Dating and marriage in the victorian era

Phegley’s informative work investigates the surprising ways in which Victorians negotiated romantic relations in disparate class, gender, and social networks, which provides a welcome contrast to monolithic discussions of “the marriage market.” Relying largely on conduct books, etiquette manuals, newspapers, and periodicals, Phegley’s goals are twofold: (1) to provide a thorough outline of the ways in which courtship and marital rituals across classes were reified in print and (2) to highlight how such practices were revised and resisted in both print and practice.

In her next chapter, Phegley examines the rules and activities of courtship defined in etiquette books and periodical features, and considers how such practices offered women some control.

Occurring in a variety of arenas—elite balls during the London season, middle-class picnics, lawn games, and home visits, as well as working-class coffeehouses and walks—private romantic interaction depended as much upon class status as upon individual opportunism.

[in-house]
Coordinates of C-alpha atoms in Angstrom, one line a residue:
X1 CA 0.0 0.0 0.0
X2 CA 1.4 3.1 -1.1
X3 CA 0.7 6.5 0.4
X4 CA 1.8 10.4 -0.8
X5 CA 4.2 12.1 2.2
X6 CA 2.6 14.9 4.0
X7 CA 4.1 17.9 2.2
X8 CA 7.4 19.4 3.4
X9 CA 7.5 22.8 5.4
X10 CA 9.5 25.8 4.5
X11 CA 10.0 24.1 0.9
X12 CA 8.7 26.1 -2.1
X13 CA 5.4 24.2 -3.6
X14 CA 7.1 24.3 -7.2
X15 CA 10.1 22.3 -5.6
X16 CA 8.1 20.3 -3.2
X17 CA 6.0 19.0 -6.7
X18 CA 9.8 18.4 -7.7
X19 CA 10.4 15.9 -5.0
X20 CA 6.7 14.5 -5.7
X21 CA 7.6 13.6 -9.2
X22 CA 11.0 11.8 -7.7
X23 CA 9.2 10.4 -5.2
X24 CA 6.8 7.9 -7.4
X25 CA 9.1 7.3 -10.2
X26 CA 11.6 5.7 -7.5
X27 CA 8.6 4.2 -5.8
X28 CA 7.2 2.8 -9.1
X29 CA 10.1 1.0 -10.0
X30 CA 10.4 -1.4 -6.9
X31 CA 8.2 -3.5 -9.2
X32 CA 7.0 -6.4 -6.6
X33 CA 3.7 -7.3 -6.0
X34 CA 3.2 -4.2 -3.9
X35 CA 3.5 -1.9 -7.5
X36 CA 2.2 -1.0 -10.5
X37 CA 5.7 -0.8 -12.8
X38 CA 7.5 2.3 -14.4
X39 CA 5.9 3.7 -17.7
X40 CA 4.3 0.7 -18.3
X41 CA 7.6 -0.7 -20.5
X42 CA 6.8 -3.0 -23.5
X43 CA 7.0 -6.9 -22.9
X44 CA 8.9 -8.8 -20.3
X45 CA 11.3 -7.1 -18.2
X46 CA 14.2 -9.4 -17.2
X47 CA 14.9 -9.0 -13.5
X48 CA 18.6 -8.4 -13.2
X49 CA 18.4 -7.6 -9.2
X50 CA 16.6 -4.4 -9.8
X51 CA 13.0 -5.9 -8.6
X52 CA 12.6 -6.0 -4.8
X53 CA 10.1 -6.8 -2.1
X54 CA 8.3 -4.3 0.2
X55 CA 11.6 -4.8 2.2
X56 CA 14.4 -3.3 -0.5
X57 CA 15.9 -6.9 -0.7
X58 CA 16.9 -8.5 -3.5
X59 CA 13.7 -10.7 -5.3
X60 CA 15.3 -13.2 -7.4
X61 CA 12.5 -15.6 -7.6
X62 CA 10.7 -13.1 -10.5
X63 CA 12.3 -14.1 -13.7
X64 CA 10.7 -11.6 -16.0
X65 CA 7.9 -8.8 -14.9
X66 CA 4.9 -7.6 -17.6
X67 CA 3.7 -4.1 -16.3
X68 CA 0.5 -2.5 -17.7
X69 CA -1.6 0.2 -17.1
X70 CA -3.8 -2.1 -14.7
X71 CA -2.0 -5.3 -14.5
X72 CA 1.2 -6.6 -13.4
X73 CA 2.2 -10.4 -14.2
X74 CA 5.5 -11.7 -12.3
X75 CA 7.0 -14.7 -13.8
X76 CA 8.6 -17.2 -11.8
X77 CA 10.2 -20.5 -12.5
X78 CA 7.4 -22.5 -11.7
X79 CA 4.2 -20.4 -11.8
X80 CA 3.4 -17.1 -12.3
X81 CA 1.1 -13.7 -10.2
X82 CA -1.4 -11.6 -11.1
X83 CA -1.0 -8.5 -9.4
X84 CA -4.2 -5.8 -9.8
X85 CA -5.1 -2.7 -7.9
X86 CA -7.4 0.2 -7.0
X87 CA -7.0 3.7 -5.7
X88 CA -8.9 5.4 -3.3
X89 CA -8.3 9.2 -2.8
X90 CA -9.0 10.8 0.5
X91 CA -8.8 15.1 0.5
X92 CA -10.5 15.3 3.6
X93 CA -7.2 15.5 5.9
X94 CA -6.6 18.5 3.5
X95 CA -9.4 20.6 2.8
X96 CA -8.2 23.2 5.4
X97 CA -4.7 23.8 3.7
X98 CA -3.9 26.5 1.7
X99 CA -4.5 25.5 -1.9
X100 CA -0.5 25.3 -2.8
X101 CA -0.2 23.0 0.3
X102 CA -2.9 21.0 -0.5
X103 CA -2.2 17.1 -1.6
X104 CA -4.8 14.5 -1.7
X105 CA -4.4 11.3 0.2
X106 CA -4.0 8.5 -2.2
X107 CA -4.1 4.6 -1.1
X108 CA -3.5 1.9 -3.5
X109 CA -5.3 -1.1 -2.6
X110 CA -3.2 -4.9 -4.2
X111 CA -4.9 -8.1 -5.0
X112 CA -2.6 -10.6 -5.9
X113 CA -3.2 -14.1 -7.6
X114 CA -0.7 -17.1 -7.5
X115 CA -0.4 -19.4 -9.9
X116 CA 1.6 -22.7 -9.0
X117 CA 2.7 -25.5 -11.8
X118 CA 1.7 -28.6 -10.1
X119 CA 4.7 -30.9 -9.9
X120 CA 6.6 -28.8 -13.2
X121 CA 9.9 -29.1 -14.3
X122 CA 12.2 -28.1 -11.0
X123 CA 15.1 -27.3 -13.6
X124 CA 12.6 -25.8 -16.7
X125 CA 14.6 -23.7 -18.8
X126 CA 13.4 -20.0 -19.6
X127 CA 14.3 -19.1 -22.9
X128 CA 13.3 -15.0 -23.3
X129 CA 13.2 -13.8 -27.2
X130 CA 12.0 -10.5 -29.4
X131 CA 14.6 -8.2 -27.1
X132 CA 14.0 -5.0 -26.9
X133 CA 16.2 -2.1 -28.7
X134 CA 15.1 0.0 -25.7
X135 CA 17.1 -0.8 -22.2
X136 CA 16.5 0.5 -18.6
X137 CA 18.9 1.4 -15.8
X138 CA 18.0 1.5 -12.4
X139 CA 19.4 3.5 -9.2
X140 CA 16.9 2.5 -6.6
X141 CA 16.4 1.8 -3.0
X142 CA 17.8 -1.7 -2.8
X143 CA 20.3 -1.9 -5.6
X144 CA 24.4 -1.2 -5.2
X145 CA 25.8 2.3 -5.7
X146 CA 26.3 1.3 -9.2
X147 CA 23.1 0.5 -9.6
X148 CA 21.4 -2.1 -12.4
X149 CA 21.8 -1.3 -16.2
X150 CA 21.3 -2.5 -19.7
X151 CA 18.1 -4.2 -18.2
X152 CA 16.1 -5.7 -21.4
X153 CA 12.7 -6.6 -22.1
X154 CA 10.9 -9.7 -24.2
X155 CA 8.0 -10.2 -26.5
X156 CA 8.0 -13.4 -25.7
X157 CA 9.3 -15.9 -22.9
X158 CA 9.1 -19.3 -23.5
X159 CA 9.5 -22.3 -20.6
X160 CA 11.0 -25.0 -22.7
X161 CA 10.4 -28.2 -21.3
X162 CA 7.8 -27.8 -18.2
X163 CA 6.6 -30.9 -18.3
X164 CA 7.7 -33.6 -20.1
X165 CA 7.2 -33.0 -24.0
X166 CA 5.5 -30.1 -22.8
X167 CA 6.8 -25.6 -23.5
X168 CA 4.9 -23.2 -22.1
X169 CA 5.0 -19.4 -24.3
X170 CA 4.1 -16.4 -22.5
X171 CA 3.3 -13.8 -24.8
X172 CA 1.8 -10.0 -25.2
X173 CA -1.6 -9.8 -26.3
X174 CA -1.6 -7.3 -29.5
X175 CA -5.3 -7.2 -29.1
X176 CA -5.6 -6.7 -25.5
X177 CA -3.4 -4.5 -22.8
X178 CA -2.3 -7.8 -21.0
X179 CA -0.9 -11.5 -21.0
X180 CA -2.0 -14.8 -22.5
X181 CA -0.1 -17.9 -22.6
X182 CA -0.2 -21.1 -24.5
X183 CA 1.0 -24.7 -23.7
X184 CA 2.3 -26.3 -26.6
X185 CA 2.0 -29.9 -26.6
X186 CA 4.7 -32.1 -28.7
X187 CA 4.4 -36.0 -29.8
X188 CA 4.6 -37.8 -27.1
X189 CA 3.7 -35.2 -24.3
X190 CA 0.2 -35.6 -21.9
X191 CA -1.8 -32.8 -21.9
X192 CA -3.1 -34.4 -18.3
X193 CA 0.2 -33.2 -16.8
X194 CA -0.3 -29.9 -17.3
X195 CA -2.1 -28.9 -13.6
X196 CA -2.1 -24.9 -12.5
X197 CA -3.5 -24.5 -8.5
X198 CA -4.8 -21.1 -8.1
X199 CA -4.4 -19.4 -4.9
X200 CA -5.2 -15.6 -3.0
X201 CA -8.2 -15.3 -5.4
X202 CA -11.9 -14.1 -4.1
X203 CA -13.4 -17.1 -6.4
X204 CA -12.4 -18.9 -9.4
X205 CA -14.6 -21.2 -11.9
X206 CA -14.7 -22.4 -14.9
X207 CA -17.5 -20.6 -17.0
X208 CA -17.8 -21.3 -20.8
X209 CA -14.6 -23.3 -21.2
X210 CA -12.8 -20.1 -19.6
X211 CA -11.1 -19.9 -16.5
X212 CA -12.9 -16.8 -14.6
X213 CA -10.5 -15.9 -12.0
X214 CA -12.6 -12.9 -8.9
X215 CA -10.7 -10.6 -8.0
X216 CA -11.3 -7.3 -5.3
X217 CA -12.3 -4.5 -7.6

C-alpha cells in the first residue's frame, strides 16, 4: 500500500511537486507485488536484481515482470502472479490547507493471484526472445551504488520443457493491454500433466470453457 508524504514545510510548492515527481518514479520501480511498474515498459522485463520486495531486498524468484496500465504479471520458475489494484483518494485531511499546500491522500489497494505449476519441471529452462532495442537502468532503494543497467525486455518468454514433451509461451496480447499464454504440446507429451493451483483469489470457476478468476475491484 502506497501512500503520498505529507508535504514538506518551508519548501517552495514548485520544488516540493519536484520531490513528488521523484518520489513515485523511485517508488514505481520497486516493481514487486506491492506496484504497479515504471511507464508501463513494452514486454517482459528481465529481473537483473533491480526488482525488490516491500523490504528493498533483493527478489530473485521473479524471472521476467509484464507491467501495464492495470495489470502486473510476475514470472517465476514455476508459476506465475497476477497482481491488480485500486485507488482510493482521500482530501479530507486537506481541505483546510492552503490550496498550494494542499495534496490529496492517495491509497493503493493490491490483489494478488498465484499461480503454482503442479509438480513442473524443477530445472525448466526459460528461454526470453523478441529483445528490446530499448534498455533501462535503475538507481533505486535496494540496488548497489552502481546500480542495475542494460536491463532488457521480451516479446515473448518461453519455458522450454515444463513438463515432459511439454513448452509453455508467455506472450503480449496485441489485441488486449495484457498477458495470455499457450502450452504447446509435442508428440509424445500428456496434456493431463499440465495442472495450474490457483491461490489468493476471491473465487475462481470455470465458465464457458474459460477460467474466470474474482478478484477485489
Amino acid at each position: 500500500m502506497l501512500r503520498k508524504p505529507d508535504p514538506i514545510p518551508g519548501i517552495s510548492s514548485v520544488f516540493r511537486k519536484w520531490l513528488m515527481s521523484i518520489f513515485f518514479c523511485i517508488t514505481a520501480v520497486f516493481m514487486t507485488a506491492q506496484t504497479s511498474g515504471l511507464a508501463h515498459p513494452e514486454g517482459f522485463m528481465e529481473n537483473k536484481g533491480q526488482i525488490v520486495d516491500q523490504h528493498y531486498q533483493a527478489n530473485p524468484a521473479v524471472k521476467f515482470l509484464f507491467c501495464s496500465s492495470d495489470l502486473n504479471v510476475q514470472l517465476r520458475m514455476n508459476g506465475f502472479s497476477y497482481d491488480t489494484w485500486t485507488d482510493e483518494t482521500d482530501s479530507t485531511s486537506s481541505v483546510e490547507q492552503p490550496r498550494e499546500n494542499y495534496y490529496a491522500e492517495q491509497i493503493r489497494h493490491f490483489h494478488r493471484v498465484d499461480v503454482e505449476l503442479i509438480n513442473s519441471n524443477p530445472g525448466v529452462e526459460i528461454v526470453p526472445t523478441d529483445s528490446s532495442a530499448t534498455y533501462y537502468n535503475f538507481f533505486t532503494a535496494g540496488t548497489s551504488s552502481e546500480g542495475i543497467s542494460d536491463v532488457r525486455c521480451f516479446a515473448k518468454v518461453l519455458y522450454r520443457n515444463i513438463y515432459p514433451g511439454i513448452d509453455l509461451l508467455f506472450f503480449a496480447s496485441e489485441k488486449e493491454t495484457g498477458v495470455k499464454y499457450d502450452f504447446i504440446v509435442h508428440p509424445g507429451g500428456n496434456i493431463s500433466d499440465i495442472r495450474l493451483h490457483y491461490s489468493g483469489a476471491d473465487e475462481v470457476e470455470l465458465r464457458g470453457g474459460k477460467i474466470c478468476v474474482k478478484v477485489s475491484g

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The trappings of the wedding idealized in fashionable guidebooks and periodicals were displayed in the arrangement of the bridal party, wedding attire, ceremonial rituals, nuptial meal, and honeymoon.Phegley indicates how massive an undertaking a Victorian wedding could be, contrasting this largesse with the simplicity of working-class rural weddings and growing critiques of the “fashionable” wedding in the press, where critics reasserted the ideal of love over status.Chapter 5 addresses the people left out of marriage by circumstance or by choice.Some men had cards made for the express purpose of clandestine flirting, and would pass them to a woman without anyone noticing.Unless and until the female recipient read the card, its true message would remain a mystery.

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